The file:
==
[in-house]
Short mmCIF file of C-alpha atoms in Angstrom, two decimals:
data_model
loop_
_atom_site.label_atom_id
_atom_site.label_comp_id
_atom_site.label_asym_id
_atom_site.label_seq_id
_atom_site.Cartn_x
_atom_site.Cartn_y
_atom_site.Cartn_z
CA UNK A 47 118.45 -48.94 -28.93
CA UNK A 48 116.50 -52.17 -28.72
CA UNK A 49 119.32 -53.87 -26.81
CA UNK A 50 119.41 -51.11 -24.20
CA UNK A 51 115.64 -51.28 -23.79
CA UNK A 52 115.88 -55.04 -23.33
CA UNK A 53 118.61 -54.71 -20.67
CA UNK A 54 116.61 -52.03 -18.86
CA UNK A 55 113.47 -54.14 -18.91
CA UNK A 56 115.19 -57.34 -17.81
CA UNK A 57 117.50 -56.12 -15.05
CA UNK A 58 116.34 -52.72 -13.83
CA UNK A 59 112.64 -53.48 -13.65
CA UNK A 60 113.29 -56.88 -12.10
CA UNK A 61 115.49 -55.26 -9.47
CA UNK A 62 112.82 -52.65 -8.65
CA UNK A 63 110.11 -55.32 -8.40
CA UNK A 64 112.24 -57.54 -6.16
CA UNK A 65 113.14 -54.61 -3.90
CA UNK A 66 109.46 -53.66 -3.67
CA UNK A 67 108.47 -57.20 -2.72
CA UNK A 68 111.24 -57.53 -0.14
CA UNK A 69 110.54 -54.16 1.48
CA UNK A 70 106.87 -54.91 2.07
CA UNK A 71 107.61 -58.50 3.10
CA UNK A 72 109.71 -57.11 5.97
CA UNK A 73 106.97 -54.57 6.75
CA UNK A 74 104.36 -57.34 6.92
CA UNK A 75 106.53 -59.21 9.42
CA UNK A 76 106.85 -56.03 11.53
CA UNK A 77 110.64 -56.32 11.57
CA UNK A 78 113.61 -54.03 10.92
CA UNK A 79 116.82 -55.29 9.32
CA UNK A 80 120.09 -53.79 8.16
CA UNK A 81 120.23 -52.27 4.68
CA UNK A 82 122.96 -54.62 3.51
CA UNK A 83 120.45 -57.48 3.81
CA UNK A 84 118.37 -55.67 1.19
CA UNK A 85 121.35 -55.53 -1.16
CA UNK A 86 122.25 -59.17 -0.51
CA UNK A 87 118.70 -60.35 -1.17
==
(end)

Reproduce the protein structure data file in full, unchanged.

[in-house]
Short mmCIF file of C-alpha atoms in Angstrom, two decimals:
data_model
loop_
_atom_site.label_atom_id
_atom_site.label_comp_id
_atom_site.label_asym_id
_atom_site.label_seq_id
_atom_site.Cartn_x
_atom_site.Cartn_y
_atom_site.Cartn_z
CA UNK A 47 118.45 -48.94 -28.93
CA UNK A 48 116.50 -52.17 -28.72
CA UNK A 49 119.32 -53.87 -26.81
CA UNK A 50 119.41 -51.11 -24.20
CA UNK A 51 115.64 -51.28 -23.79
CA UNK A 52 115.88 -55.04 -23.33
CA UNK A 53 118.61 -54.71 -20.67
CA UNK A 54 116.61 -52.03 -18.86
CA UNK A 55 113.47 -54.14 -18.91
CA UNK A 56 115.19 -57.34 -17.81
CA UNK A 57 117.50 -56.12 -15.05
CA UNK A 58 116.34 -52.72 -13.83
CA UNK A 59 112.64 -53.48 -13.65
CA UNK A 60 113.29 -56.88 -12.10
CA UNK A 61 115.49 -55.26 -9.47
CA UNK A 62 112.82 -52.65 -8.65
CA UNK A 63 110.11 -55.32 -8.40
CA UNK A 64 112.24 -57.54 -6.16
CA UNK A 65 113.14 -54.61 -3.90
CA UNK A 66 109.46 -53.66 -3.67
CA UNK A 67 108.47 -57.20 -2.72
CA UNK A 68 111.24 -57.53 -0.14
CA UNK A 69 110.54 -54.16 1.48
CA UNK A 70 106.87 -54.91 2.07
CA UNK A 71 107.61 -58.50 3.10
CA UNK A 72 109.71 -57.11 5.97
CA UNK A 73 106.97 -54.57 6.75
CA UNK A 74 104.36 -57.34 6.92
CA UNK A 75 106.53 -59.21 9.42
CA UNK A 76 106.85 -56.03 11.53
CA UNK A 77 110.64 -56.32 11.57
CA UNK A 78 113.61 -54.03 10.92
CA UNK A 79 116.82 -55.29 9.32
CA UNK A 80 120.09 -53.79 8.16
CA UNK A 81 120.23 -52.27 4.68
CA UNK A 82 122.96 -54.62 3.51
CA UNK A 83 120.45 -57.48 3.81
CA UNK A 84 118.37 -55.67 1.19
CA UNK A 85 121.35 -55.53 -1.16
CA UNK A 86 122.25 -59.17 -0.51
CA UNK A 87 118.70 -60.35 -1.17